I love each of the projects, whether writing, or teaching, or doing therapy, or offering insights, or creating an atmosphere that works for people, and they become more or less significant depending on where I am in my life at that time. But what I love is the creative and intuitive connection to each of them, the moment of being creative about something or with someone. What I don’t love is the admin and organising and checking and listing that make them work in the real world. And some of this can’t be handed over to someone else, because there are certain things that only the person with the vision can do.
How do you balance so many plates?
That’s a good question, and when I find an answer to it, I will be enlightened. Let me just say: With difficulty. It works when I am both relaxed and focussed, and not having to do it as if my life depends on it. It works when I make a list for the day, and cross off each thing in turn, and don’t mind if I don’t do it all. It works when all the deadlines don’t collide with each other. But sometimes, it’s hard and I have to keep whispering to myself: I can do this one step at a time.
You speak frankly about burnout and your study of it. What are your tips for keeping it in check ?
That is a very long story, and I’ve written a whole book about it, called The Joy of Burnout. But to put it briefly: As long as you are wholehearted about what you do, you will probably find the energy and the joy to accomplish miracles. But if your heart goes out of the situation, either because it has changed or you have, and you drive yourself forward anyway, you are in danger of burning out. It is probably because your identity is tied up in the old path you were on and you can’t bear to reconsider. So to head off burnout, step back, reconsider, decide if you want to change your attitude, change the situation or leave the situation, but don’t keep on keeping on blindly.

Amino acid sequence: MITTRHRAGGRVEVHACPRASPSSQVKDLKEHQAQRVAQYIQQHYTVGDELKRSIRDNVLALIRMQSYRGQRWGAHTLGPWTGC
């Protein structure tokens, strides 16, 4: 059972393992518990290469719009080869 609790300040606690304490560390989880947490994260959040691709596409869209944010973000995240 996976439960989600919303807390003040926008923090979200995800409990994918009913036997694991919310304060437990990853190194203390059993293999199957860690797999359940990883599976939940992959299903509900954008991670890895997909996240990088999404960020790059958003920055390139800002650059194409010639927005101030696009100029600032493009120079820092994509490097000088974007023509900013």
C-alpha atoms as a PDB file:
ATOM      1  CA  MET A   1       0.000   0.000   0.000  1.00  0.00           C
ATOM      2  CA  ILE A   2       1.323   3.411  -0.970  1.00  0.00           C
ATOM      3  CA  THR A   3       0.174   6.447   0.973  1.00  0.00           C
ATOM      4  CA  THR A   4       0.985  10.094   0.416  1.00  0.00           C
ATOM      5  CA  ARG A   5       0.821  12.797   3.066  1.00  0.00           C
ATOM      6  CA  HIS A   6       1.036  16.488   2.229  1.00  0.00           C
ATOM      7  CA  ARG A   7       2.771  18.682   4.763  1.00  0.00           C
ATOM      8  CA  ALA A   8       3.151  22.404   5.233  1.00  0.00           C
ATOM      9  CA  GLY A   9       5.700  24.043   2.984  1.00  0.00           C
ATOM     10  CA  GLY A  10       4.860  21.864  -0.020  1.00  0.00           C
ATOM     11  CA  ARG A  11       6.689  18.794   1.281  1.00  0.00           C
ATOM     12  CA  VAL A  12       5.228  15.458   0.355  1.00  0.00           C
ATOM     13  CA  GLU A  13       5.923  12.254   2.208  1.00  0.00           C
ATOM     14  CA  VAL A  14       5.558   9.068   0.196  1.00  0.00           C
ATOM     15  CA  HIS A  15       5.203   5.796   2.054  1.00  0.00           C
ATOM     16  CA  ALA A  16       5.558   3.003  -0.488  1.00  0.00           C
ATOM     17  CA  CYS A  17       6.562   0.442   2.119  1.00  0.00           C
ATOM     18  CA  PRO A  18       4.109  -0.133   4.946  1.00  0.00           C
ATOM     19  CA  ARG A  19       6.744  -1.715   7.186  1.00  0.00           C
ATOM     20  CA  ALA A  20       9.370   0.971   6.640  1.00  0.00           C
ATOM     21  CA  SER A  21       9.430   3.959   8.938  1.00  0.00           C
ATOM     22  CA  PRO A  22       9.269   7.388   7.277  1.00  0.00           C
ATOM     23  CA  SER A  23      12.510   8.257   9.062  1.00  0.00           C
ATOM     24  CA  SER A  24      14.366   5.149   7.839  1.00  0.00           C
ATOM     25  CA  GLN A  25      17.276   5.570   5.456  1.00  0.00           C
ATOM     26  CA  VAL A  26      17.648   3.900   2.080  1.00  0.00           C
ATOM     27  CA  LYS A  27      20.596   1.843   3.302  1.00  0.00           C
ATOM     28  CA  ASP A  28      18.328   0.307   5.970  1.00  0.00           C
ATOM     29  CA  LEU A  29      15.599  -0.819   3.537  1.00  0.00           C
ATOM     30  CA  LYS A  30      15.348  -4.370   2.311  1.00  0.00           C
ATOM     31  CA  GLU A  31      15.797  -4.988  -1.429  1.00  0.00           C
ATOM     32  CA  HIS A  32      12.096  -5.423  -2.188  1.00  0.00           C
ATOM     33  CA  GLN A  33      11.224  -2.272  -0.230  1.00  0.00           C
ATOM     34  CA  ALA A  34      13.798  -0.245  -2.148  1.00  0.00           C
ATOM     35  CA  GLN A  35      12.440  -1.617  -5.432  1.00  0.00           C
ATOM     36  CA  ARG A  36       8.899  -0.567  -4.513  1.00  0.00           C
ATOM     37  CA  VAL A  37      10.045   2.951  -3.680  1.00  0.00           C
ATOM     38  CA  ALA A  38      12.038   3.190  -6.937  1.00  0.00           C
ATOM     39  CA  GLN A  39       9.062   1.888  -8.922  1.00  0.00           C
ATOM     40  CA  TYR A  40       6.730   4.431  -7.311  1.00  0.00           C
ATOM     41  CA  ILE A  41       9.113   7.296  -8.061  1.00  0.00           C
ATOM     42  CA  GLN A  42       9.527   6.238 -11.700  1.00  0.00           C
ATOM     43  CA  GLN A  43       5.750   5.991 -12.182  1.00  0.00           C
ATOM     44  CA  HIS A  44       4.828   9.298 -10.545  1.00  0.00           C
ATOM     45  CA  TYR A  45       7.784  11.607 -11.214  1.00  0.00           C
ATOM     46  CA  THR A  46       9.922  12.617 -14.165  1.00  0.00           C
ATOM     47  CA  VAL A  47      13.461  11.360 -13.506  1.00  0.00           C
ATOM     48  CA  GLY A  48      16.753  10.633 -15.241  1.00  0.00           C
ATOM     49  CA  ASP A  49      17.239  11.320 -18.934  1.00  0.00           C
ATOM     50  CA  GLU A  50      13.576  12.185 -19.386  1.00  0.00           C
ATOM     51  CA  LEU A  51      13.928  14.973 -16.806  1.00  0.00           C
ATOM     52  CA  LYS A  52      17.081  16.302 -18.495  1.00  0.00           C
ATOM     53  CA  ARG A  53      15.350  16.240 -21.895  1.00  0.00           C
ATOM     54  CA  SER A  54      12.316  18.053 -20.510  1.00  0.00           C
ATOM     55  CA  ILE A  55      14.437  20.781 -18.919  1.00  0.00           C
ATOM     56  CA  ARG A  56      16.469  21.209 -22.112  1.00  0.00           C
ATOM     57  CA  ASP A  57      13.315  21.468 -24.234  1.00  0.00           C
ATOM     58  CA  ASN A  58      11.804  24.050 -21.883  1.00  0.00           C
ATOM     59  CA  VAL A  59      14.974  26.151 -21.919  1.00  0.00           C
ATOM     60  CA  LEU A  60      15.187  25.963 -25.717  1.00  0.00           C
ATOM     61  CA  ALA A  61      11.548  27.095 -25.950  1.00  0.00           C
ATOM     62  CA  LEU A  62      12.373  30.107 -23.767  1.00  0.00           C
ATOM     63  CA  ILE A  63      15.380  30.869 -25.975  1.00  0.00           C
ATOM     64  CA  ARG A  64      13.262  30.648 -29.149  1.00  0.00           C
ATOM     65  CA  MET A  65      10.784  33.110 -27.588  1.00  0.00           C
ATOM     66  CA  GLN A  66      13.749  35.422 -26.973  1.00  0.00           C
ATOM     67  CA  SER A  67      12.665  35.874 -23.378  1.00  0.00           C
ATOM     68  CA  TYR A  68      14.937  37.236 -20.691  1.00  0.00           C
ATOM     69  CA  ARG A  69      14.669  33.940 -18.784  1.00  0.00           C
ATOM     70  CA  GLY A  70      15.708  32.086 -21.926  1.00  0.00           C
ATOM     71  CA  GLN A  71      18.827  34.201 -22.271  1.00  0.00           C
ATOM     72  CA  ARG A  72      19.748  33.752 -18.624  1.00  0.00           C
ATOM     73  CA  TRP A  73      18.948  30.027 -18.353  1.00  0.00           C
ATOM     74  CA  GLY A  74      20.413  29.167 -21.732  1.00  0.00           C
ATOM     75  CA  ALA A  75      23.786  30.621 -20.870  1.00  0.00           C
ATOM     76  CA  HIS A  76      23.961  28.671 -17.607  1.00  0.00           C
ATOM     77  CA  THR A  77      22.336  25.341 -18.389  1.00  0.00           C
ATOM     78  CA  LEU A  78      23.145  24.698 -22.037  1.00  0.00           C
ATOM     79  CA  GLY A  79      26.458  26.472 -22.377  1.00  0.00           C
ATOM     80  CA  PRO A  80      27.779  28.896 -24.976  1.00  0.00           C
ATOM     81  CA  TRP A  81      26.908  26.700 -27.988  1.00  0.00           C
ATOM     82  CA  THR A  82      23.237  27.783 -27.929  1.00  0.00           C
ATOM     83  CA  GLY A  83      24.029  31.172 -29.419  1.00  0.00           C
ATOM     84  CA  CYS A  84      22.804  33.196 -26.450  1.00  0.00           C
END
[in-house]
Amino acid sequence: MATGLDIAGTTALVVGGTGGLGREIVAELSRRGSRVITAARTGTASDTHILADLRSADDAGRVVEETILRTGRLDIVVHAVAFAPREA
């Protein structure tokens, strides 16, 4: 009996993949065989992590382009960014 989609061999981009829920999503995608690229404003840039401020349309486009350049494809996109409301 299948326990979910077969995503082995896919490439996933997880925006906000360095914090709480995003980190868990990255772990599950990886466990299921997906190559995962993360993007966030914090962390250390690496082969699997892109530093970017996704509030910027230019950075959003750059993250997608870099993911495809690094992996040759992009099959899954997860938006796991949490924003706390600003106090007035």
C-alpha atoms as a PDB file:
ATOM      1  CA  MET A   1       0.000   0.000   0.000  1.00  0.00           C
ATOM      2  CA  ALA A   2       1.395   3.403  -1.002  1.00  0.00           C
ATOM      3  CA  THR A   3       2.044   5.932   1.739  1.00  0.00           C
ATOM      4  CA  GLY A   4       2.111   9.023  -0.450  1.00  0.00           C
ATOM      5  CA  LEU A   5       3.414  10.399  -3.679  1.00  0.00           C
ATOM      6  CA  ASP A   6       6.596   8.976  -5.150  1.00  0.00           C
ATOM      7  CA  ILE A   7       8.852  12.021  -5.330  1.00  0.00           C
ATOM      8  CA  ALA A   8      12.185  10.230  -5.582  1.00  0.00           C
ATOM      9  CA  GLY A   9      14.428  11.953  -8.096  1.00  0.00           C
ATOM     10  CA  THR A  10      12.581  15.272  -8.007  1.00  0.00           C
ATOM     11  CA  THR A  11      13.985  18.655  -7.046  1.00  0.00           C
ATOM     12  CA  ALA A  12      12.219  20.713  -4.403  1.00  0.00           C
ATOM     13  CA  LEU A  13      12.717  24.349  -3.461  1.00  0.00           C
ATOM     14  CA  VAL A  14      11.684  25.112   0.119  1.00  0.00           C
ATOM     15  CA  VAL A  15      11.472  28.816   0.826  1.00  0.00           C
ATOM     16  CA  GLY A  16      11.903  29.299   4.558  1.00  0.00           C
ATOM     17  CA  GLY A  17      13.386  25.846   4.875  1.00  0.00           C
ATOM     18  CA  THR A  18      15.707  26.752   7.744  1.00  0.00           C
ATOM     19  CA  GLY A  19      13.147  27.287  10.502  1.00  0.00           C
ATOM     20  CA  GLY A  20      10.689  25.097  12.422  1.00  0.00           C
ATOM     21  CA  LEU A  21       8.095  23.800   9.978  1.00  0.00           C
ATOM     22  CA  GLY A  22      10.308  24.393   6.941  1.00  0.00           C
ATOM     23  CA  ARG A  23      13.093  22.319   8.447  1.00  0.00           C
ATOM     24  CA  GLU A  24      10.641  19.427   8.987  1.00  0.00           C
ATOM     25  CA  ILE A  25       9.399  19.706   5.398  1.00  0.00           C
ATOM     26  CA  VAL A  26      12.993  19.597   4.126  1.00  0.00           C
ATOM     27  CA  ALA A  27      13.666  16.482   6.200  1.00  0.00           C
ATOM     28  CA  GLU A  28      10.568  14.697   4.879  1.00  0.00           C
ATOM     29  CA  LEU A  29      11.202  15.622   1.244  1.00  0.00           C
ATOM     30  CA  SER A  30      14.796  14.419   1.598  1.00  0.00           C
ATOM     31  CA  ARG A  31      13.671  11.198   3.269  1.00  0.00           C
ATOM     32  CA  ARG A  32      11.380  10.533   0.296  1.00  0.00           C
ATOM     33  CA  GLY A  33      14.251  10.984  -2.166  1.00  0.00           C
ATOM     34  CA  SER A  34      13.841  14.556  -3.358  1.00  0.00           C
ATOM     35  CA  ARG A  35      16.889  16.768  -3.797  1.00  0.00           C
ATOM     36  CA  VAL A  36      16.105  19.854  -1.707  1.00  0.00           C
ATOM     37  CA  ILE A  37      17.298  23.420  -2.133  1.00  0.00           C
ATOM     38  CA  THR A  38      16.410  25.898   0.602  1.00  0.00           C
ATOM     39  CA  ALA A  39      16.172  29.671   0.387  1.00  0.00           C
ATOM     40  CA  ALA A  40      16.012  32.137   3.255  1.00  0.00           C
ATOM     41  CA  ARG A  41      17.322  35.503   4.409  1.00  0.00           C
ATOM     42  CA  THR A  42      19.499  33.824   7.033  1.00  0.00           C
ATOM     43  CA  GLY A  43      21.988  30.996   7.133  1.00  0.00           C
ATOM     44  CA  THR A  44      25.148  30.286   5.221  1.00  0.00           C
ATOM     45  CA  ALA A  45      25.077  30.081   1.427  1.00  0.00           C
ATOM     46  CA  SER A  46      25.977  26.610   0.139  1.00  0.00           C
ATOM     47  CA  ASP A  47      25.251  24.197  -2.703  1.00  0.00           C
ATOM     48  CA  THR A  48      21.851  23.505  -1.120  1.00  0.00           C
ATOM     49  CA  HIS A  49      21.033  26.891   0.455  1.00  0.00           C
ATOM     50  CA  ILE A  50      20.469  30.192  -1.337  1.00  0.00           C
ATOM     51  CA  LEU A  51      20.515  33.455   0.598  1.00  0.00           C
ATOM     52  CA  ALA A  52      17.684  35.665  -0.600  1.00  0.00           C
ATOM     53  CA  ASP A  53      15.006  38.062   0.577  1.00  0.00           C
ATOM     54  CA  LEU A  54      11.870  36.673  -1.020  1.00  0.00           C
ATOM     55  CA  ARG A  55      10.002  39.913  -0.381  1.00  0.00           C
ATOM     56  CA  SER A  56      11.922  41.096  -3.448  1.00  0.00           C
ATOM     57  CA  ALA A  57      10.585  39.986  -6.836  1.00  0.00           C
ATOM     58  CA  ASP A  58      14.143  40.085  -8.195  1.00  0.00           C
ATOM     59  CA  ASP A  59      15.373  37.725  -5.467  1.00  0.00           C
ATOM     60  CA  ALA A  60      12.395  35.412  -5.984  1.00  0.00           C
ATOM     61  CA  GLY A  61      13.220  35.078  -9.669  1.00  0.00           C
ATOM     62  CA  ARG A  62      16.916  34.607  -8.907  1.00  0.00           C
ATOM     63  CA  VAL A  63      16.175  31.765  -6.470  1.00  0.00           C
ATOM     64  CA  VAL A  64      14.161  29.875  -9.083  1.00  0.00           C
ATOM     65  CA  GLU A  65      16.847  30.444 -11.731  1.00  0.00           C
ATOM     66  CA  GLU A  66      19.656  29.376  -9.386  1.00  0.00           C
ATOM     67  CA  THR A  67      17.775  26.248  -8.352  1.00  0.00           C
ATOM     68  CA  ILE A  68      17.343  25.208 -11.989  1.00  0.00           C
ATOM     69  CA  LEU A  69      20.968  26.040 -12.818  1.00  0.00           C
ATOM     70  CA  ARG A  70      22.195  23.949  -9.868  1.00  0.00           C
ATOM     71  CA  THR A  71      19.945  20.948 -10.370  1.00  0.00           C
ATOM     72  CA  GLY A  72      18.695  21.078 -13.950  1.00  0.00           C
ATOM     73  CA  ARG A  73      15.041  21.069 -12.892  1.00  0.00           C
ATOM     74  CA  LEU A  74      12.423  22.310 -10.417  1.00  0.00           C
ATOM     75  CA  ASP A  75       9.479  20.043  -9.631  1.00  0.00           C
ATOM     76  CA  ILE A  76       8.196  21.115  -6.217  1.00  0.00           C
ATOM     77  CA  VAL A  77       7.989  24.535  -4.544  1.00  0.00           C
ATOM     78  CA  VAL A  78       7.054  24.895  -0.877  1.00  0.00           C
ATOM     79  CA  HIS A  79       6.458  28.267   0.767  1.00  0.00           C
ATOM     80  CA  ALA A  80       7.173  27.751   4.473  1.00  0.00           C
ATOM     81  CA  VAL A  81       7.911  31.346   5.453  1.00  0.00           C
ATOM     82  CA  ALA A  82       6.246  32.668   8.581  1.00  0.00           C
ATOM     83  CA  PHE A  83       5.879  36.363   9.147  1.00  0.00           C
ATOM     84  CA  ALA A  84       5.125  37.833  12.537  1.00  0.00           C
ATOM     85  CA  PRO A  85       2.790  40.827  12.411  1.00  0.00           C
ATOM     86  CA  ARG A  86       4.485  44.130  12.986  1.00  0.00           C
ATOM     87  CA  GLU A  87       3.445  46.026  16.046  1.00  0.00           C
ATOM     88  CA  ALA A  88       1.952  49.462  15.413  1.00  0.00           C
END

And if you are starting to burn out, my mottos is: Stop. Give up Hope. Keep the Faith. That means:
Stop holding it all together.
Give up the hope of whatever it was that was driving you forward and seemed more important than life itself. You may never never have it or become it.
Keep the faith that no matter what happens, you yourself can always be okay.
Think of yourself as the goose with the golden eggs. You’ve always taken care of the golden eggs first. Now it’s different. In a choice between the goose and the golden eggs, always take care of the goose first. Your golden eggs will come naturally if you yourself are thriving.
Dina Glouberman’s new memoir Into The Woods and Out Again is out in June, priced £9.99. In it, Dina reveals the inside story of her remarkable life, ranging from her experience of madness, to her adventures setting up Skyros Holistic Holidays on a Greek island.
Thank you so much for answering all of my questions Dina!